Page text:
Large-Scale Trends and the 2018 NFL Season (part 1): Revenge of the Ants

The 2018 NFL offseason saw some of the most impactful rules changes in recent memory. The new rules reversed years of NFL biomechanical trends. Scoring was vastly increased, while injuries decreased. In combination with other recent rules changes regarding tackling helpless receivers, certain types of players/ offenses benefited disproportionately from these changes, even as all offenses saw their production increase. From a biomechanical standpoint, 2018 saw the return to prominence of the anterior-dominant players- cheekily referred to here as the “Revenge of the Ants”.

Last offseason it was discussed how the NFL was rapidly trending towards becoming a posterior-dominant slugfest (if you haven’t already, you can read about it here). As NFL players divided ever more clearly into anterior dominant or posterior dominant (showing decreasing levels of efficiency in their non-dominant areas), the anterior dominant players were increasingly struggling to finish NFL seasons uninjured. Although the QB position was the only one specifically discussed, the trends were clear at every offensive position: anterior dominant players were increasingly becoming marginalized by season’s end.

However, the 2018 rules changes have at the very least slowed down this trend, and in some cases entirely reversed it. To understand why this is the case, one must examine the specific biomechanics in question.

Biomechanical efficiency is essentially a measure of the ability for area muscles to be able to fire and return to rest; efficient muscles remain slack until triggered and then immediately return to rest afterward, while inefficient muscles may be triggered indirectly by neighboring action and often remain partly contracted after firing. Blood/ lymph flows very quickly on demand to efficient tissue (since all biomechanical junctions remain clear), while blood/ lymph flow is generally slower/ less variable to inefficient tissue (with partly/ chronically-contracted muscle tissue demanding constant flow and thus keeping junctions occupied).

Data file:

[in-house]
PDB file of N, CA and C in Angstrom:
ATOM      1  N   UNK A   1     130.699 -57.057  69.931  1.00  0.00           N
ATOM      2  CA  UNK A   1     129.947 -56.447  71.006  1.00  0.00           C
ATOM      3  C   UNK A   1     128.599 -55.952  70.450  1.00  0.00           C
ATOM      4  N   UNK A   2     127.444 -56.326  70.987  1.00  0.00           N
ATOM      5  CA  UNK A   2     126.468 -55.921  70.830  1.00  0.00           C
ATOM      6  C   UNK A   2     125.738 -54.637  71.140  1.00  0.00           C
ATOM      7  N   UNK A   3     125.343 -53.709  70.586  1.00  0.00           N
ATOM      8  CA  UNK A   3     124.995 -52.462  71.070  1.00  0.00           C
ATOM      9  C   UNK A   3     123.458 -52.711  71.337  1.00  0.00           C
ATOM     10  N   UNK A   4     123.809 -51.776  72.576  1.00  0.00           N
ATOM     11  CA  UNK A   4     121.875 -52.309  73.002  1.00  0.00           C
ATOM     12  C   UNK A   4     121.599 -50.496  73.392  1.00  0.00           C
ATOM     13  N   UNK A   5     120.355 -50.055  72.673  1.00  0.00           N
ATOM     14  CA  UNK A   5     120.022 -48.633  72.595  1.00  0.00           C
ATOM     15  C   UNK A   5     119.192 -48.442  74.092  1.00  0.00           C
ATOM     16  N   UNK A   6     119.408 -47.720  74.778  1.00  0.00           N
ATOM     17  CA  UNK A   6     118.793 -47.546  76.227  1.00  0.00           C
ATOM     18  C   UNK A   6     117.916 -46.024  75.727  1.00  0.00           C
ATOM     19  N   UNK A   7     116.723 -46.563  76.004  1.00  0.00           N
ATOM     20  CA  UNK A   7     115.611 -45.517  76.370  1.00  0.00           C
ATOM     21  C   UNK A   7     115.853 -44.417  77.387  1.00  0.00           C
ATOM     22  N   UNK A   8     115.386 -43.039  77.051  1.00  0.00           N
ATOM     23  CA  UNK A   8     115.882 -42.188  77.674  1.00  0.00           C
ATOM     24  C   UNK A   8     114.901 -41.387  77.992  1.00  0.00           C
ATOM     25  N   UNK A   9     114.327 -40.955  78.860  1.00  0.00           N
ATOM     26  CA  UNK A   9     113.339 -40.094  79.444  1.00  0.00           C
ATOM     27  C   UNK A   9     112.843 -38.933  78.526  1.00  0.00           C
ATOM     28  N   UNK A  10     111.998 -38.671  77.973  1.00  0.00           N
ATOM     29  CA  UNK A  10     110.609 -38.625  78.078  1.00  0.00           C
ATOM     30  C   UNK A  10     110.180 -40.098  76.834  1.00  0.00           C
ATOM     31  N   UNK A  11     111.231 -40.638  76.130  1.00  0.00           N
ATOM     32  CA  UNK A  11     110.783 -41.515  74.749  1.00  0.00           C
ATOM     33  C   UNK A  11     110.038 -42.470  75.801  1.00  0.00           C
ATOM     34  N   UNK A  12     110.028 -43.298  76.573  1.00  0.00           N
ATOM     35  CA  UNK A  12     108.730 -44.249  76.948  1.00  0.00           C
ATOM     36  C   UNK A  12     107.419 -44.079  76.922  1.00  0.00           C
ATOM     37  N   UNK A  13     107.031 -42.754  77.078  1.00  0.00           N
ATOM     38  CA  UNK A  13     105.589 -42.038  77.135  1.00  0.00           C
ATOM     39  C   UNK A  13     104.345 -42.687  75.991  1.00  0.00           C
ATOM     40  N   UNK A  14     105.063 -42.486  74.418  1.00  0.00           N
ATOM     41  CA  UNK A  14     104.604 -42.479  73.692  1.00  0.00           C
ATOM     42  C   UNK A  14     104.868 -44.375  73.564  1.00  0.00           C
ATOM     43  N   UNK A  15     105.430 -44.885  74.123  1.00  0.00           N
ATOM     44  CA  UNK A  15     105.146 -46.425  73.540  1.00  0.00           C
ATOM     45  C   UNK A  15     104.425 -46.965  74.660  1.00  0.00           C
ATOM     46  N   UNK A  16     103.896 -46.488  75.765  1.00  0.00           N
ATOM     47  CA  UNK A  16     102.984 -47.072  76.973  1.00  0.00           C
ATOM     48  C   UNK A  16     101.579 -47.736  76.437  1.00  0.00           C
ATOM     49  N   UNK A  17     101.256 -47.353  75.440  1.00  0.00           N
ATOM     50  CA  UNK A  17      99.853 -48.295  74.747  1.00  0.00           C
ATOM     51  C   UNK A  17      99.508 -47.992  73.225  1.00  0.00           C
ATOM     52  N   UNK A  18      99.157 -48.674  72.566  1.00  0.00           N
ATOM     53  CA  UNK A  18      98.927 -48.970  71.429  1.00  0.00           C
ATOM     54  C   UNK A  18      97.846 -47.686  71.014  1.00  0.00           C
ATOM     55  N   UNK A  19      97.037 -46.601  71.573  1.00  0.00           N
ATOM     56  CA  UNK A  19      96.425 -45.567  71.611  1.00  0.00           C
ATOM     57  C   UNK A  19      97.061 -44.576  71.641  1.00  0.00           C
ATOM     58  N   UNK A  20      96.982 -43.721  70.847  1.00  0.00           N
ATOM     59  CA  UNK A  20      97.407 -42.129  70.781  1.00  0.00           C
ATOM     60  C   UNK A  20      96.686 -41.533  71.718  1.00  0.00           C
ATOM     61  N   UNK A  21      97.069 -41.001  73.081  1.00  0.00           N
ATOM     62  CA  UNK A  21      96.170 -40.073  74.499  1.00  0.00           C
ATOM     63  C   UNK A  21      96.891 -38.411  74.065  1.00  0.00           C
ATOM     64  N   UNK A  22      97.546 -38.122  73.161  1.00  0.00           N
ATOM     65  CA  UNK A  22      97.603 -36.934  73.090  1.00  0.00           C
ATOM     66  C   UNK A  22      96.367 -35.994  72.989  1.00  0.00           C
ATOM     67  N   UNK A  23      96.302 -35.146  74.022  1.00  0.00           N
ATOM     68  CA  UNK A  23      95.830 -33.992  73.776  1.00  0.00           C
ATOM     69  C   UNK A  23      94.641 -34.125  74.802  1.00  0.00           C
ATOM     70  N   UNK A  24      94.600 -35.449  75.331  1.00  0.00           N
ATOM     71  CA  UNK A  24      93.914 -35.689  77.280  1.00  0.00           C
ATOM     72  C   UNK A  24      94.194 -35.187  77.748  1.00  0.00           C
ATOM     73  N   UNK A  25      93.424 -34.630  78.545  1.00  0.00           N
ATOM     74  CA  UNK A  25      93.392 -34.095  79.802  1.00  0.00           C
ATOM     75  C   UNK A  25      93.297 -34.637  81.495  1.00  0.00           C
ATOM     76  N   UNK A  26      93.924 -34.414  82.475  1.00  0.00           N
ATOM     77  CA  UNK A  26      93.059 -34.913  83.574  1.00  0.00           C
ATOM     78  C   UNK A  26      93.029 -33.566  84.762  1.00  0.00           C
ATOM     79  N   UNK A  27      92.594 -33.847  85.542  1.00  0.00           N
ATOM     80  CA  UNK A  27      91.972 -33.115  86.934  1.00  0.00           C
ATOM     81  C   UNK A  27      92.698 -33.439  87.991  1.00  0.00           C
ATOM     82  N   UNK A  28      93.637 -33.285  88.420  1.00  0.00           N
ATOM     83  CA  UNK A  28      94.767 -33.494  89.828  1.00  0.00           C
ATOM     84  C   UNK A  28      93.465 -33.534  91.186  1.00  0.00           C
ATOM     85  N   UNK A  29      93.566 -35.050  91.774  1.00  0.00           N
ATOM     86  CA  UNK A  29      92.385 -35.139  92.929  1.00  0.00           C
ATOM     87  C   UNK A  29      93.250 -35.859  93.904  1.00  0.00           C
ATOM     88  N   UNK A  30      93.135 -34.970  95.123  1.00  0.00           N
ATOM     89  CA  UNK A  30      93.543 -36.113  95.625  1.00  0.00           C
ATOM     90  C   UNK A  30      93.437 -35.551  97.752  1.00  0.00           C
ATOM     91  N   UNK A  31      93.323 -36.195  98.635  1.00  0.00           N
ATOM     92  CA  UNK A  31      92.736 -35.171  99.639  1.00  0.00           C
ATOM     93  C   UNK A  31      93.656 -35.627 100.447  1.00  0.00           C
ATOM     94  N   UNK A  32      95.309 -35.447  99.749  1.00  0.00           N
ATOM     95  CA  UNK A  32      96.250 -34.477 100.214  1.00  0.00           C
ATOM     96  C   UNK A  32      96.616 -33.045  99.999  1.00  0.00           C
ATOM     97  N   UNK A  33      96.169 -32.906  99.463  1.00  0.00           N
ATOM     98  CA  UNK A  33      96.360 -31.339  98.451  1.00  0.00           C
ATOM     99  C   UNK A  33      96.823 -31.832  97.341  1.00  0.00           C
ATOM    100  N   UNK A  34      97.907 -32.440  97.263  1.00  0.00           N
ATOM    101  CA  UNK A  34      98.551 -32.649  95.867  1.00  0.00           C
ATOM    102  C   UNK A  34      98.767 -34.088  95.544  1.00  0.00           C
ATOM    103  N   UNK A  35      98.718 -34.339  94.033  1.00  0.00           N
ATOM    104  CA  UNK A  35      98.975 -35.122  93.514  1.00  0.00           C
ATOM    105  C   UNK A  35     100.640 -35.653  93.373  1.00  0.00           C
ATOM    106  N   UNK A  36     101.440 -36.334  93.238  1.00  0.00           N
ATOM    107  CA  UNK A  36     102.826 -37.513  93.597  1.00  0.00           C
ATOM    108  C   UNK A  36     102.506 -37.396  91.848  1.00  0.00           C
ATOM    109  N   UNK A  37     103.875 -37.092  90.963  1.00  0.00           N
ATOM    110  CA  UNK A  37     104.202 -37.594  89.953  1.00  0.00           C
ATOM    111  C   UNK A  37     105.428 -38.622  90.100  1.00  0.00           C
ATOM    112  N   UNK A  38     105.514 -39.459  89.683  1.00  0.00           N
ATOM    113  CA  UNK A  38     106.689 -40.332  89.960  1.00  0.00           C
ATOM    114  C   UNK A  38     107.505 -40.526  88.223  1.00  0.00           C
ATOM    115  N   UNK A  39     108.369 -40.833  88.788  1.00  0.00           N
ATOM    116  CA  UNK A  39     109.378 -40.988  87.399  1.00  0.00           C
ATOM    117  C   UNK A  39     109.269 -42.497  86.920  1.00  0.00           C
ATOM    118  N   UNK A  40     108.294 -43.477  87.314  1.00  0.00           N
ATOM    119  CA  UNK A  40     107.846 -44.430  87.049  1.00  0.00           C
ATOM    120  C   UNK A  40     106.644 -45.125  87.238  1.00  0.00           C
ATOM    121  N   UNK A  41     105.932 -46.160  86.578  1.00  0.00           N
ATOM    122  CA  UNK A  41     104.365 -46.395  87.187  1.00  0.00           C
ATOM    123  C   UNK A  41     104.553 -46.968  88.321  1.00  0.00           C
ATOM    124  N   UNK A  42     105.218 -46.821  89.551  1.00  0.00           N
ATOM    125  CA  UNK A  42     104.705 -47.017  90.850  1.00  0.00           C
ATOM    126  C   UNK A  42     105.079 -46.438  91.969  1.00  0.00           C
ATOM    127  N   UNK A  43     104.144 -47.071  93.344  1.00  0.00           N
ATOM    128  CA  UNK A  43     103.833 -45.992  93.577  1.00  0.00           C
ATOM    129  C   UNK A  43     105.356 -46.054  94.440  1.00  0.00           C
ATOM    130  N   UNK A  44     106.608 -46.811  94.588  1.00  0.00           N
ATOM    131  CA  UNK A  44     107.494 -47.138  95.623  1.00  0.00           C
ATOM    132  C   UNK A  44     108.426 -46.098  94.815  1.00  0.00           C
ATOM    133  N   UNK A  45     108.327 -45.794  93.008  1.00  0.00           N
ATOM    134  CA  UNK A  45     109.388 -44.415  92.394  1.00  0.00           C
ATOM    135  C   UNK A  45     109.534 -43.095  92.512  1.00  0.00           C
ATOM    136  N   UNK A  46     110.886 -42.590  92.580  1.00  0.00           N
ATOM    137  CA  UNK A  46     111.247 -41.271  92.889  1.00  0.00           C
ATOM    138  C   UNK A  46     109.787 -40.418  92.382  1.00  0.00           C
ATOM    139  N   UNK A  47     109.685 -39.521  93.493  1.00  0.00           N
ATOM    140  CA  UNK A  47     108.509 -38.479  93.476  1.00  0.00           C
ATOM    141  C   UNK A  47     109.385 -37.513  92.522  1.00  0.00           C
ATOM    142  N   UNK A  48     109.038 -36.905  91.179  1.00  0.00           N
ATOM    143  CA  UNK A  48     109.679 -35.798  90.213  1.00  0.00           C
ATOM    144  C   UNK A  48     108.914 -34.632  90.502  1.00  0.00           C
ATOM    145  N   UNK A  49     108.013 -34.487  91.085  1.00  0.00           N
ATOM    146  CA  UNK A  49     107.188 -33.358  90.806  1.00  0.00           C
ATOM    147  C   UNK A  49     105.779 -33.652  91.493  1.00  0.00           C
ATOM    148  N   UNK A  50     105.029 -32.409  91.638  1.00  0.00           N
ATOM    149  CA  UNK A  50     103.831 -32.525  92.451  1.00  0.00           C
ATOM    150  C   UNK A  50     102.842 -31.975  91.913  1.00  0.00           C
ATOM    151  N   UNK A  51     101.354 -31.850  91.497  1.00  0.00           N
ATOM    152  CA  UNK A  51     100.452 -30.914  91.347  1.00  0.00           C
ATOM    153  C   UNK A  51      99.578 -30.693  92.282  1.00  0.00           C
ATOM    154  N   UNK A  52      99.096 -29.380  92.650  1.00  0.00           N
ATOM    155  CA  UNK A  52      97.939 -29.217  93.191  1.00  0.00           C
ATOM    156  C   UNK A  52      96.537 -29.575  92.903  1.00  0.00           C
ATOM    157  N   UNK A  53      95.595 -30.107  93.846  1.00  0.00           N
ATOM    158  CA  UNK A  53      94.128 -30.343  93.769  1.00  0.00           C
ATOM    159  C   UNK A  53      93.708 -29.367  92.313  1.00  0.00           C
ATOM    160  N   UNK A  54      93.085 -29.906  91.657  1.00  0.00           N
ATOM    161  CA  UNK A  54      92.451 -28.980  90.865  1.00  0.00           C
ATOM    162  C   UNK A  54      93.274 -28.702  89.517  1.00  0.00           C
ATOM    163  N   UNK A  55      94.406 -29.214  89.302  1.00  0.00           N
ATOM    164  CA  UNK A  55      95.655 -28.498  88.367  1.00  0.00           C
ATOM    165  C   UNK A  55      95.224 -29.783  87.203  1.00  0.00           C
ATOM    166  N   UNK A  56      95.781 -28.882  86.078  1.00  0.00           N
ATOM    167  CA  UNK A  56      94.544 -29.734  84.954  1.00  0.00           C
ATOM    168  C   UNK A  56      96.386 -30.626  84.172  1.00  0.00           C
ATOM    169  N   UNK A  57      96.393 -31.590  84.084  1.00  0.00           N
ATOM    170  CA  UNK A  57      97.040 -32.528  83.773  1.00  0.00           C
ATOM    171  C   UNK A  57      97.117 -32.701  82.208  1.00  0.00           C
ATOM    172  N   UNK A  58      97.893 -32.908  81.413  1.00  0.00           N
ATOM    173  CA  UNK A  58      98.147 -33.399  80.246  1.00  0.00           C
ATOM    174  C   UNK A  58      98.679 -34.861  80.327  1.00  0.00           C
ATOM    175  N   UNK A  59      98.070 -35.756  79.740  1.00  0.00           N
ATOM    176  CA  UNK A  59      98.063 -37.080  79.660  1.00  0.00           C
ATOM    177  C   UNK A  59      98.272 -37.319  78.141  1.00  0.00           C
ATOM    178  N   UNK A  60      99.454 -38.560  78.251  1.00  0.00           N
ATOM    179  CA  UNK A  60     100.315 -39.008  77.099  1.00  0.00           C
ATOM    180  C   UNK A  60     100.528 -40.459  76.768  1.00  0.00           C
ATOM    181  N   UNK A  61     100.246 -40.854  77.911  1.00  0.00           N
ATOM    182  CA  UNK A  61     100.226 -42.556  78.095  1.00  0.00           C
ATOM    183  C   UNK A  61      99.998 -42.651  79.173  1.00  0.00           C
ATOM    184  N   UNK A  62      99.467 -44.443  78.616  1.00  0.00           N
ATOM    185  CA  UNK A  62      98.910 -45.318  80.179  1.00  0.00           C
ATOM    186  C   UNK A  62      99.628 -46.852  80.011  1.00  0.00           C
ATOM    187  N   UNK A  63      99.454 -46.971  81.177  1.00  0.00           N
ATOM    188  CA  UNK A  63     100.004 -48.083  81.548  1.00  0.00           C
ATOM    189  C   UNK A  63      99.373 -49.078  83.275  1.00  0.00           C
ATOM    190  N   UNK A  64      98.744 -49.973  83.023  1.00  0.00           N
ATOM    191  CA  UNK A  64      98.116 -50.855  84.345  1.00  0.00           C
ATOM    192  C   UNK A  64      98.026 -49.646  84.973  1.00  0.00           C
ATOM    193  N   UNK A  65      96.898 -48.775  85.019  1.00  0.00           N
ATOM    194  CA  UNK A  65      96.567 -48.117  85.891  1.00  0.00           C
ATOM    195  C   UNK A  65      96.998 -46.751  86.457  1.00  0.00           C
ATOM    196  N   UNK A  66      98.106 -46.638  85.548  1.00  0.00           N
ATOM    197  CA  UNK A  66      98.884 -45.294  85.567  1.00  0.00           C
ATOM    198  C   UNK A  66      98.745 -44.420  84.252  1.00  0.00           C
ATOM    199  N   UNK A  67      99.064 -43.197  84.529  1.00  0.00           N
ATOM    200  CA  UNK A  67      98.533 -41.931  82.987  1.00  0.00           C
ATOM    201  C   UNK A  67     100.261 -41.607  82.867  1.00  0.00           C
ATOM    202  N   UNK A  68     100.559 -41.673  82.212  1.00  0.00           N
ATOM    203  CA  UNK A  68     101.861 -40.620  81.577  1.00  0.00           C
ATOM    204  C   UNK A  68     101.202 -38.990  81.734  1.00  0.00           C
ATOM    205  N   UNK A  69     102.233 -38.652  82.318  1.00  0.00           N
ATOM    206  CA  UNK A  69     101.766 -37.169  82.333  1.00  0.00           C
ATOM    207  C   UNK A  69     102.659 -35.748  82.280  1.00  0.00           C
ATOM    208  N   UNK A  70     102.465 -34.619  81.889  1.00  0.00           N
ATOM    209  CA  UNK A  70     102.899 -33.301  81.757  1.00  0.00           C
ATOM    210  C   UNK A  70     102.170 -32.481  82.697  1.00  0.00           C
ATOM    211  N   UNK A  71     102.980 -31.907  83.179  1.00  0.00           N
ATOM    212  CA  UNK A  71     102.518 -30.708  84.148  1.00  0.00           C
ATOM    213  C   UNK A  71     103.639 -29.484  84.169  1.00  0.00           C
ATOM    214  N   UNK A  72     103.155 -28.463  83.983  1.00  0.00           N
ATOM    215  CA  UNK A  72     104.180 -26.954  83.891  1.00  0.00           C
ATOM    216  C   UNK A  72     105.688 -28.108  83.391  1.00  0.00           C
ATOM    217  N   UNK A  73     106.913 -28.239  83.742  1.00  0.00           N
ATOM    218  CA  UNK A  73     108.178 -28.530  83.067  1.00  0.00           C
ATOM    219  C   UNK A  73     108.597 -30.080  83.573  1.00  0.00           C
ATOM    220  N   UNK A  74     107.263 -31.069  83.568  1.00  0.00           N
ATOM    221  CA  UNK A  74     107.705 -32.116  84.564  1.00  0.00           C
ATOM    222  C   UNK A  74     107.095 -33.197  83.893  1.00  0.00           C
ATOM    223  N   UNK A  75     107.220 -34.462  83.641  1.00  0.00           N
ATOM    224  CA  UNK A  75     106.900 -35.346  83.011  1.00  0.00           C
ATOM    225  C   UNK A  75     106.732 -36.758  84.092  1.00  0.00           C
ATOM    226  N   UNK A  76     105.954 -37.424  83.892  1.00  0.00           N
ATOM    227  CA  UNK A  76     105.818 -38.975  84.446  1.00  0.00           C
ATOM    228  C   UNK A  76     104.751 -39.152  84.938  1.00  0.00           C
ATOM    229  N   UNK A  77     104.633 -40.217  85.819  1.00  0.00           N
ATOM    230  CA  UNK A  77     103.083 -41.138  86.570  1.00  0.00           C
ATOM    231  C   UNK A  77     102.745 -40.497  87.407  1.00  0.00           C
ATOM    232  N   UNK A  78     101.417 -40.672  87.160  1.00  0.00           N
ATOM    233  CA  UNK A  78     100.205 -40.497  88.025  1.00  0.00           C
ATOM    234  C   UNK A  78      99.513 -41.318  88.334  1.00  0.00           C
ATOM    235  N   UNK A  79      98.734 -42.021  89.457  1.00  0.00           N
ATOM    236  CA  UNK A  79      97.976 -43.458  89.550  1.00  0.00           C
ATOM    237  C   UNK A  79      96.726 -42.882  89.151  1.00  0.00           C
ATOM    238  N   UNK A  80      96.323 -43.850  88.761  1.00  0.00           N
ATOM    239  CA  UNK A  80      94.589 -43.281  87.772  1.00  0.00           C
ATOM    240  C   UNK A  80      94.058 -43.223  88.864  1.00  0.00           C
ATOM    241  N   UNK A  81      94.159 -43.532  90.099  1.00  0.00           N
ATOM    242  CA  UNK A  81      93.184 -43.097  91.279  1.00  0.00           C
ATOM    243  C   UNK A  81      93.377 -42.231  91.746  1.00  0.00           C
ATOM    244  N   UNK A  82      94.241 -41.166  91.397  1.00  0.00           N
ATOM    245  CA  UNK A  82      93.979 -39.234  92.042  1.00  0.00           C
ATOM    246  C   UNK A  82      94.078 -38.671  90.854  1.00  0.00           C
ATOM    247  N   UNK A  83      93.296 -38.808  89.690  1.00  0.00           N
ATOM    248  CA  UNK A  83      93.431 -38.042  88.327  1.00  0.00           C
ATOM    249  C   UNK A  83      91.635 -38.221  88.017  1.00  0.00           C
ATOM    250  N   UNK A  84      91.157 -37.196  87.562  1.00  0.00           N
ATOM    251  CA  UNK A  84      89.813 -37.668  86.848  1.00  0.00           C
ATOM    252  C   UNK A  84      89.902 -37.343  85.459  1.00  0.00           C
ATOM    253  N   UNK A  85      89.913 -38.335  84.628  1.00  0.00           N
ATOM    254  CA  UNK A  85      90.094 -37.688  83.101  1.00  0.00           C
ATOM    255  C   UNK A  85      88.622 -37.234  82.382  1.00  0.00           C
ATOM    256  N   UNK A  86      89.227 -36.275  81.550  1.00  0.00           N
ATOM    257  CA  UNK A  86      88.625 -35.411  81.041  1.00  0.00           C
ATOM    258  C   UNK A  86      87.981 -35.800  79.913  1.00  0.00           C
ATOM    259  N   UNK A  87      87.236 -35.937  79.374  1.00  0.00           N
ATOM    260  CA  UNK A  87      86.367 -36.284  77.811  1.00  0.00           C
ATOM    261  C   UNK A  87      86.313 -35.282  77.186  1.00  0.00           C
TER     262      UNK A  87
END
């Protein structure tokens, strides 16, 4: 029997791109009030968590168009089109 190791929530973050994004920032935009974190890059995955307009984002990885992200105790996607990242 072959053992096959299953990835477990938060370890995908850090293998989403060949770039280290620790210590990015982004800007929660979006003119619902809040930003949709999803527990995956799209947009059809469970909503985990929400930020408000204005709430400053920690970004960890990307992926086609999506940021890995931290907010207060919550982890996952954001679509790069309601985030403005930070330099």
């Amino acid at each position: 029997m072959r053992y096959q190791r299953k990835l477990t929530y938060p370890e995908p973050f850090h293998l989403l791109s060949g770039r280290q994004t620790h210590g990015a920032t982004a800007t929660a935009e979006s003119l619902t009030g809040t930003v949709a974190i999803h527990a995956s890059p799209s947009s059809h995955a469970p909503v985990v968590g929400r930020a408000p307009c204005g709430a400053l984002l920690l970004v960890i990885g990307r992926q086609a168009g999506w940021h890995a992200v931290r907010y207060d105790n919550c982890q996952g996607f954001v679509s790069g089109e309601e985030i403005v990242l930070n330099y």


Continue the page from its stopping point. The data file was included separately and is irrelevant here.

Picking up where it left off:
However, biomechanical efficiency is hardly fixed in place (even as large-scale development generally remains so); injuries can quickly sap the efficiency of an area since, like in a chronically- contracted muscle, there is a constant demand for blood/ bodily resources to injured tissue. It may seem obvious that a major injury such as a broken bone or torn ligament will cause an area to become inefficient, but so too can an accumulation of small injuries.

So how did the 2018 offseason changes help keep anterior- dominant players healthy/ performing well? By removing one of the most consistent sources of small injuries to anterior muscle tissue- the helmet tackle.

When a player is tackled via form tackle, there are two impacts- one to the chest/ waist, and then one to the backside as the player hits the ground. Both impacts are made via relatively soft and broad areas- the chest/ shoulder pads on one side, and the ground on the other. Neither side of the body should sustain bruising beyond the superficial layers of tissue, and whatever bruising occurs will likely heal in time for the next game.

However, when a player is tackled via the helmet (as was the case in dozens of tackles per game prior to 2018), the primary impact point on the anterior (front) side of the body is not made via relatively soft/ flexible/ broad chest/ shoulder pads but by the very hard helmet, with all force going through a very small area where the helmet collides. These hits are far more damaging individually, and over the course of practices/ training camp/ preseason accumulate into dozens of small injuries (which generally won’t have time to heal before the next trauma). As a result, these tackles measurably impact the efficiency of anterior areas, with a player’s system constantly sapping blood (and blocking biomechanical junctions) to heal areas that never fully recover. By the end of one NFL season, each offensive player likely endured a three-digit-count worth of damaging helmet tackles to their anterior areas.

In studying film of the 2018 season, the change brought by the removal of these tackles was immediate, obvious, and widespread- anterior dominant players began the season (and ended it) far healthier and more efficient than anytime since the division between anterior-dominant and posterior-dominant players became widely apparent. Without dozens of minor injuries all along their anterior areas, anterior-dominant players returned to full quickness and control. As a result, NFL offenses boomed, with far fewer players overtly injured, and with anterior-dominant ones (such as Emmanuel Sanders) playing at a far higher level.